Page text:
Sunday, March 3, 2013

Dasein: Figs, Manure and Being

Luke 13: 1-10
“Now he was teaching in one of the synagogues on the Sabbath.”

Ray Davies of the Kinks used to sing, “I’m not like anybody else….I ‘m not like anybody else….”

This is what the people are thinking as they pepper Jesus with questions. What about the Galileans who had been slaughtered by Pilate? Or, the eighteen people who died when the Tower of Siloam collapsed on them? Was it because they were greater sinners than anyone else? Which is what the people want to believe. It’s what we all want to believe. There must be some significant difference between us and them. There must be some significant reason why they were killed. Which is all a way of saying, we are better than they are because we did not get killed. We were not destroyed by a similar tragedy.

Jesus says, in a word, “No. And unless you repent, you will end up like them.”  Only Jesus being a teacher in the great tradition of Jewish rabbis and Pharisees tells a story instead.  It’s a story about a fig tree with no figs. The owner wants it cut down and use it for firewood. The gardener suggests giving it one more chance. One more year. Dig around it, put some manure on it, and give it one more year. Then if there are no figs, cut it down.

So Jesus first pokes a hole in the thinking that we are different.  It turns out the kingdom of God is an equal opportunity destroyer of those who refuse to repent – a rather simple word in Hebrew: shuv, pronounced “shoove.”  It means to turn around. The idea seems to be that we are to walk in a particular way. Jesus would call this halakha, which means walking, but more particularly to walk in the way of Torah, or God’s law.

The idea of repentance asserts that we are walking in the wrong way, or some other way, any way but God’s way. One would think it is pretty self-evident. People being slaughtered by a tyrannical despot. Natural disasters. Or, in the case of the falling tower, perhaps corners were cut, the required permits obtained with bribes, the construction not exactly up to code. Fig trees with no figs.

John the baptizer had a quaint phrase: Bear fruit befitting of repentance. Begging the question: what kind of fruit am I bearing? Am I bearing any fruit at all? Just what is the connection between walking in God’s way and bearing fruit?

Leave it to the lectionary committee to stop the reading at verse nine before we get to the punch line: “Now he was teaching in one of the synagogues on the Sabbath.”

Some have said that Israel was made for the Sabbath. Others suggest that the Sabbath makes Israel. Israel is construed by some to be the people of God. And curiously Israel as a name, a new name for Jacob once upon a time, means “one who struggles with God.” And anyone who thinks he or she is not struggling with God is just fooling themselves.  So just for the sake of learning something about ourselves, let’s say we are all Israel – people of God who struggle with God.

Do we allow the Sabbath to make us?  I am thinking this is at the heart of all this talk about mass killings and toppling towers and fig-less fig trees. Do we allow the Sabbath to make us?

Keeping Sabbath is the one religious ritual that has been observed from the time of the Exodus to the present time. Sabbath is about time. It has been called a Cathedral of Time. We tend to think we do not have much time. We see time itself as tyrannical as Pontius Pilate.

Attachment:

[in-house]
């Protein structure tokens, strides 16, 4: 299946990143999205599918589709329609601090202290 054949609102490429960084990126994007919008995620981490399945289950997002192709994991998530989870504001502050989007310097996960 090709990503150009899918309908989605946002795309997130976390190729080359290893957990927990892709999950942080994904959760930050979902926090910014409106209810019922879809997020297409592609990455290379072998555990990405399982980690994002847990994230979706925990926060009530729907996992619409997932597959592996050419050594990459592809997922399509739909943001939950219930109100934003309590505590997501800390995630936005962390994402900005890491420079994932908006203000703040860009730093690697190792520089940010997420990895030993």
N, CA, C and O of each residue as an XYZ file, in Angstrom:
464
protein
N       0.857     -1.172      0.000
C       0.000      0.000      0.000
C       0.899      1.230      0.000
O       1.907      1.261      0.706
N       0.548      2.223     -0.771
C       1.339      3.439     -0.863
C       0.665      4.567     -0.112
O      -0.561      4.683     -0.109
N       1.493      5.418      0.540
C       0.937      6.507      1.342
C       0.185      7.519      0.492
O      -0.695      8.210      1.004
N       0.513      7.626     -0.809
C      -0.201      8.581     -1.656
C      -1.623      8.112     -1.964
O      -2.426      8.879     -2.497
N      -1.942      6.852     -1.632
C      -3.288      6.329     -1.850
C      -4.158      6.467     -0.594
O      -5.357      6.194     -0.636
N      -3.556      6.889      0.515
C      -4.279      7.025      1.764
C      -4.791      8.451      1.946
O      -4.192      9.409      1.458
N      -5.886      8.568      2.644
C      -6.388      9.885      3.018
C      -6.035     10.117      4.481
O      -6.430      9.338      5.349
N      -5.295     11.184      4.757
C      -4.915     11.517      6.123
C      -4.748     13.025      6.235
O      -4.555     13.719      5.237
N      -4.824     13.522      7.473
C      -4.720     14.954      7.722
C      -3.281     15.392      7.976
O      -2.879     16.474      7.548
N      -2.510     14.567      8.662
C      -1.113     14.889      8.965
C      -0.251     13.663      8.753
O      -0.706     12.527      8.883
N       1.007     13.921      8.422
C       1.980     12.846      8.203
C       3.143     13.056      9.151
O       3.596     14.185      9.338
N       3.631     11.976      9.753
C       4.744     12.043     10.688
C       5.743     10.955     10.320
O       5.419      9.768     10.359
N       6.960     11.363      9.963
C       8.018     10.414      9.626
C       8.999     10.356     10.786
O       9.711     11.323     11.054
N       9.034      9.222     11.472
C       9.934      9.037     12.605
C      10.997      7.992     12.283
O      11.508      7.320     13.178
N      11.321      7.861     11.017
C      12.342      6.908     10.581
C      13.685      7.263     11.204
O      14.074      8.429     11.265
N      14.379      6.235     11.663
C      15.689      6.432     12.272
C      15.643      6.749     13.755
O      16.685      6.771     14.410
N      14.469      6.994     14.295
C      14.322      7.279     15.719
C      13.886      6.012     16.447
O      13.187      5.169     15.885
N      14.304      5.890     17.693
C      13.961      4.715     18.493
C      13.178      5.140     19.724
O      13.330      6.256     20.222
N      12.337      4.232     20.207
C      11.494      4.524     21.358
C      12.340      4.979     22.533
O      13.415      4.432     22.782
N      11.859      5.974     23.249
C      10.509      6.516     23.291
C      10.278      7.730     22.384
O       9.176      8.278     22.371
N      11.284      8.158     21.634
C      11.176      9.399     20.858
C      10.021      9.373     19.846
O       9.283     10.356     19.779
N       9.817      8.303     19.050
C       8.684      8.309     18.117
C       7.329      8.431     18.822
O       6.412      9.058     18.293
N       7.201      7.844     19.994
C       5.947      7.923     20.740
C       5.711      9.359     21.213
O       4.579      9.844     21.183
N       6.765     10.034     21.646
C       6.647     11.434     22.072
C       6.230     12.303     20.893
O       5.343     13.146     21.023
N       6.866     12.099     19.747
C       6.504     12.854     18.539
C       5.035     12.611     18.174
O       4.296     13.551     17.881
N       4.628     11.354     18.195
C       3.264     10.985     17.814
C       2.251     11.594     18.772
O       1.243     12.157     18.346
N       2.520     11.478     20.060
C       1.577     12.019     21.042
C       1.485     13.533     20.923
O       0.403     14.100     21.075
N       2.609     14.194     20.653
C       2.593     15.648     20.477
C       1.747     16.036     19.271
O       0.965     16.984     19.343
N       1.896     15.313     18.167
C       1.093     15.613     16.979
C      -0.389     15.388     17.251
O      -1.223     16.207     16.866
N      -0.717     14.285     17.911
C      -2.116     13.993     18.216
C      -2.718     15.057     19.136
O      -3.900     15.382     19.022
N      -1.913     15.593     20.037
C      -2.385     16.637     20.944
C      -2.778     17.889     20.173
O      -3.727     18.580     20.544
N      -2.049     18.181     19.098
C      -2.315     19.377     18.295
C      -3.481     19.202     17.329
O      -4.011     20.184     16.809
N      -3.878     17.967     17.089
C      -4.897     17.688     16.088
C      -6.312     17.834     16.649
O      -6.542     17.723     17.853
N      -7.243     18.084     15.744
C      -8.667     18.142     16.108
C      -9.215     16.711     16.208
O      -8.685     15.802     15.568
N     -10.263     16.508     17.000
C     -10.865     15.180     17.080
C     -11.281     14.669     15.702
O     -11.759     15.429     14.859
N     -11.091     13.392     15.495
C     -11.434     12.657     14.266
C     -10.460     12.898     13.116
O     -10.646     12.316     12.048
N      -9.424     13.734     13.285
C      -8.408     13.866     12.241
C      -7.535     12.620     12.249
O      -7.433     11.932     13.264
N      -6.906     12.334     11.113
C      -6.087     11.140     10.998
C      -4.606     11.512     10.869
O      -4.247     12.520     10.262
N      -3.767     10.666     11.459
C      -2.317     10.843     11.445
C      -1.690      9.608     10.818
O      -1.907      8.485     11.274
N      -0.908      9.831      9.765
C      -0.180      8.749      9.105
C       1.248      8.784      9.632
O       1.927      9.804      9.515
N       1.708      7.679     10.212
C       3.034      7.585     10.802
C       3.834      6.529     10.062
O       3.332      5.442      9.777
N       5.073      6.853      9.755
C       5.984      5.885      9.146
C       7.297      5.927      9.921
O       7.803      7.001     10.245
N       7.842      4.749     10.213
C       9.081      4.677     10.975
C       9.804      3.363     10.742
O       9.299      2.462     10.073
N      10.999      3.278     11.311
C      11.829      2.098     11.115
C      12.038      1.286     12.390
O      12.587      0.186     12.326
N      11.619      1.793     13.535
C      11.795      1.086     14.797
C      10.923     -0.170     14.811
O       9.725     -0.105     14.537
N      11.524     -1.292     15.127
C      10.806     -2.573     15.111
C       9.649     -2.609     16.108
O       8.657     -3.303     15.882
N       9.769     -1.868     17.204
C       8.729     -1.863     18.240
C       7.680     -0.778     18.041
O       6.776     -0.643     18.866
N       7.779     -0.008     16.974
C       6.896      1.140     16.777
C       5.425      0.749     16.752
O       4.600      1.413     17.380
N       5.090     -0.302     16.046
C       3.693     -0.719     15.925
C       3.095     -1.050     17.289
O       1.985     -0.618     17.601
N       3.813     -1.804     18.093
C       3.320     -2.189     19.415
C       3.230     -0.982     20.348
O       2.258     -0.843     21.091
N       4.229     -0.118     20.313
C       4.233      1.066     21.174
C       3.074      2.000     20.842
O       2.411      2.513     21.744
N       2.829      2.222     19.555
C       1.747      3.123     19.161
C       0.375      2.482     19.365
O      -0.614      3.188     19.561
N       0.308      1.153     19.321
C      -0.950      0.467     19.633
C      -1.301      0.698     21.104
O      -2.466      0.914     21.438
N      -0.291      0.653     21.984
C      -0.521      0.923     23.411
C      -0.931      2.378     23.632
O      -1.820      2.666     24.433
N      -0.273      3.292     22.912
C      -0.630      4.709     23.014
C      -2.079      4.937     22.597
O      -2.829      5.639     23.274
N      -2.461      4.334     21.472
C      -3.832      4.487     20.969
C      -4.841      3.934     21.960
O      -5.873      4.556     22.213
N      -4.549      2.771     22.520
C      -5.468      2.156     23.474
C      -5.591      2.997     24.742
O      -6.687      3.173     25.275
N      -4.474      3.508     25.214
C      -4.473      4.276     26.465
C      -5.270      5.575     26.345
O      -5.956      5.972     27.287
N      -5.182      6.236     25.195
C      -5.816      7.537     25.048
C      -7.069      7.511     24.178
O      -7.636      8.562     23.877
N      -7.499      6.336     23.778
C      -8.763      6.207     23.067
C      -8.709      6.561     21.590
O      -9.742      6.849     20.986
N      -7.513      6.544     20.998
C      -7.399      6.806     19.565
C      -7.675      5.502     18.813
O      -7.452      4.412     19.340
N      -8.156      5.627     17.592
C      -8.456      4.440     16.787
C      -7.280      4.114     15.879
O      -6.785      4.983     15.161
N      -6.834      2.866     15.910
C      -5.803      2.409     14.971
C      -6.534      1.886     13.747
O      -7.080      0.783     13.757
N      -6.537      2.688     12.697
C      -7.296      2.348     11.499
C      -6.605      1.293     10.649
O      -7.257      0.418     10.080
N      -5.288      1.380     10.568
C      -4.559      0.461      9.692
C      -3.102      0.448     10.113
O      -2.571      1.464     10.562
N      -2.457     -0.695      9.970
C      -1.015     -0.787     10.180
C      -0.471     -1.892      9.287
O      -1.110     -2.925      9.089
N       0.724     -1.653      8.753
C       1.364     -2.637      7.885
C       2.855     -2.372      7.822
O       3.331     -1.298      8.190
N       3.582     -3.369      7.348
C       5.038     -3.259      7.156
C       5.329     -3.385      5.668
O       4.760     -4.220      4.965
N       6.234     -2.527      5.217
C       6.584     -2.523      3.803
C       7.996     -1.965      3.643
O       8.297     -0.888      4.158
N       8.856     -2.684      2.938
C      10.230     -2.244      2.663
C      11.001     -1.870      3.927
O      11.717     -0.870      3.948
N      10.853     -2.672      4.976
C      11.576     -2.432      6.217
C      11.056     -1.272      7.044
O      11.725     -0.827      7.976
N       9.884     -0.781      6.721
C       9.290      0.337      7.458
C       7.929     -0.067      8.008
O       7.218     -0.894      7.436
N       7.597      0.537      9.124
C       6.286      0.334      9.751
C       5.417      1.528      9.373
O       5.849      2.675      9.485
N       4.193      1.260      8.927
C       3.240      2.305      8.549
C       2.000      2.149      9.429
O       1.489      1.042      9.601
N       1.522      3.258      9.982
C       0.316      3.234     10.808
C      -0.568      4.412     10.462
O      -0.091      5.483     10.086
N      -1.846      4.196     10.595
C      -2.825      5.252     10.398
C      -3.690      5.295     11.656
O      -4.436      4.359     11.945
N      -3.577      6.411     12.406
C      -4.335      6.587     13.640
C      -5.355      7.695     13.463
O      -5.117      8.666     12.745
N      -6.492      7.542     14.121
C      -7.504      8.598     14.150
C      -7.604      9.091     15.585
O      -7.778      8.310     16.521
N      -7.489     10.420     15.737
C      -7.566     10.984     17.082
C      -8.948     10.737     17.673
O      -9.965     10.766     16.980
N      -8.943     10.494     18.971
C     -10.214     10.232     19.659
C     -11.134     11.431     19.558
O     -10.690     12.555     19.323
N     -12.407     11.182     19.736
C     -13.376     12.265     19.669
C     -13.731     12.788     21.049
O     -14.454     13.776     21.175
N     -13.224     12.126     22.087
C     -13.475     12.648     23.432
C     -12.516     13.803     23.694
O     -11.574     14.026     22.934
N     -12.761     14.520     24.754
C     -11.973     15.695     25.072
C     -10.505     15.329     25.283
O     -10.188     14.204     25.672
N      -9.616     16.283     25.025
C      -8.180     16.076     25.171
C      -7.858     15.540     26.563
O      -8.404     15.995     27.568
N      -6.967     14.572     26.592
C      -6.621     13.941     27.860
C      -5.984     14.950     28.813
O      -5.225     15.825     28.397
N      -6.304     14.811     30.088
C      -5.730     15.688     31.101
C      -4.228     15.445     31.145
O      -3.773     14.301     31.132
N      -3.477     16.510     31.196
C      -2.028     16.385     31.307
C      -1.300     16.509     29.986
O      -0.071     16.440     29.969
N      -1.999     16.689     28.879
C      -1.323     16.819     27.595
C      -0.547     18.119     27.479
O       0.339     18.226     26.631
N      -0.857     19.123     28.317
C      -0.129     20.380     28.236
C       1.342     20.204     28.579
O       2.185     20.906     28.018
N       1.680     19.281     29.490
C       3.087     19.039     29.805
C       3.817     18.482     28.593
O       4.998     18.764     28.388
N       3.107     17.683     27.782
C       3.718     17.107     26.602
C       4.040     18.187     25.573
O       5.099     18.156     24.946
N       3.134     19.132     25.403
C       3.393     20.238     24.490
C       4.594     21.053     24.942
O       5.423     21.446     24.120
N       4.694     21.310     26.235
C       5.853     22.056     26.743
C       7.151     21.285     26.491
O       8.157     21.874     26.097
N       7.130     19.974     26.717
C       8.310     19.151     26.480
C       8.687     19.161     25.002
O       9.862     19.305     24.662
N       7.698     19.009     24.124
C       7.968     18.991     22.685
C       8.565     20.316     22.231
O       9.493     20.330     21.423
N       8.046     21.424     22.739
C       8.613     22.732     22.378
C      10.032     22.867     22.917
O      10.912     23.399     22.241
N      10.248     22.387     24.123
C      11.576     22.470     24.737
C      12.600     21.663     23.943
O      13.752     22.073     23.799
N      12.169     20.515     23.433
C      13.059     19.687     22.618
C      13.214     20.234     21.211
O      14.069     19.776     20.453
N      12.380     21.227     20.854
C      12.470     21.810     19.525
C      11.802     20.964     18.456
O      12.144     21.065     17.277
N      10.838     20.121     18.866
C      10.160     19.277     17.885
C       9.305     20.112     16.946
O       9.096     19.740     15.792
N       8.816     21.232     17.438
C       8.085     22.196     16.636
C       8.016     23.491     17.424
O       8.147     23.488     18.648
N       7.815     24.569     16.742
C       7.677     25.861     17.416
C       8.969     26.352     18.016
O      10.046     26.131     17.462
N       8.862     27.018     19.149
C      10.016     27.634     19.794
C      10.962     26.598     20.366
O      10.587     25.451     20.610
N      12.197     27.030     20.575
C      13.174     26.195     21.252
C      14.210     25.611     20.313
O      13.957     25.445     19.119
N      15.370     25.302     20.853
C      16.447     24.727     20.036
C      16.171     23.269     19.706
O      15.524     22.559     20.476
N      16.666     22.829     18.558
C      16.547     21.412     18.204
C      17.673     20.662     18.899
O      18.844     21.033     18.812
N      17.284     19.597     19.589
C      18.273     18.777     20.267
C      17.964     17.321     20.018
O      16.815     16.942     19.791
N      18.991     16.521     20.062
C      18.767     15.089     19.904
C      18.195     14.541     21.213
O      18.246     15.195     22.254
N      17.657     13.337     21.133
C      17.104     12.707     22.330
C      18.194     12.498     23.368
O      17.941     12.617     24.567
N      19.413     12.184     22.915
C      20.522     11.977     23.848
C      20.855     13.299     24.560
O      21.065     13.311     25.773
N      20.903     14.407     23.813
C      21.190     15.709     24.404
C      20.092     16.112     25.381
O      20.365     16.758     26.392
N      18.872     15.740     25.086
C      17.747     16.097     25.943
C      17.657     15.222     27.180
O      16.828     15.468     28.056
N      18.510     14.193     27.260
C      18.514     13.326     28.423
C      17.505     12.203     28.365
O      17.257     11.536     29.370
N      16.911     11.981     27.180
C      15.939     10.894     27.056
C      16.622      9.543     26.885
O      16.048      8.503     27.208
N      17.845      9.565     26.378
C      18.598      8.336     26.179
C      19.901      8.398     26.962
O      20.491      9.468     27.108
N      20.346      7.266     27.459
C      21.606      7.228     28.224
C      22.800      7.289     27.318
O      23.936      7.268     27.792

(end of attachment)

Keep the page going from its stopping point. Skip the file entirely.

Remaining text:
But what if there is another kind of time? What if there is a kind of time that exists beyond the busyness of doing things, even Holy things? What if in his teachings in the synagogues Jesus calls us to recognize that there is a kind of time that is God’s time? Abraham Joshua Heschel in his tiny little book, The Sabbath (Shambhala, Boston:1951,1979), introduces us to this other realm of time: “There is a Realm of Time where the goal is not to have, but to be; not to own, but to give; not to control, but to share; not to subdue but to be in accord. Life goes wrong when the control of space, the acquisition of things of space, becomes our sole concern.”
Lately there is a new found fascination with the Ten Commandments. It is interesting to note that one-third of the language of the Ten Commandments is devoted to the command to Keep Sabbath. I would agree with those who observe that Sabbath is not so much a religious habit as it is an alternative economic practice: slaves got no time off in Egypt. Keeping Sabbath, the gift of the Sabbath, is a habit that calls for us to withdraw from the chronos (clock and calendar) time of our workaday world and enter into the eternal kairos time of God.

And yet.  And yet, how many of us cannot even take an hour out of the day, let alone a day out of the week, to just be?

With all this talk about falling towers, fig-less trees and all, Jesus is calling us to take a look at ourselves. He is convinced we will see, with all due respect to Ray Davies, that we are like everybody else in most fundamental ways of being a person – a person of God – a person created in the image of God.

When we do not take Sabbath time, we forget who we are and whose we are. When we do not take Sabbath time, we resort to having, owning, controlling and subduing. When we do not take Sabbath time is when we think we are somehow different and better than others – especially those who suffer at the hands of others or natural disasters.

When we do take Sabbath time we learn to say, “There by the grace of God go I,” instead of “there but by the grace of God go I.” The difference between the two makes all the difference in the world - a world that is waiting for us to make a difference.  To be the difference you want to see in the world, first you have “to be.” Sabbath time helps us “to be.” Sabbath is the manure that enables us to bear figs!

“Now he was teaching in one of the synagogues on the Sabbath.”

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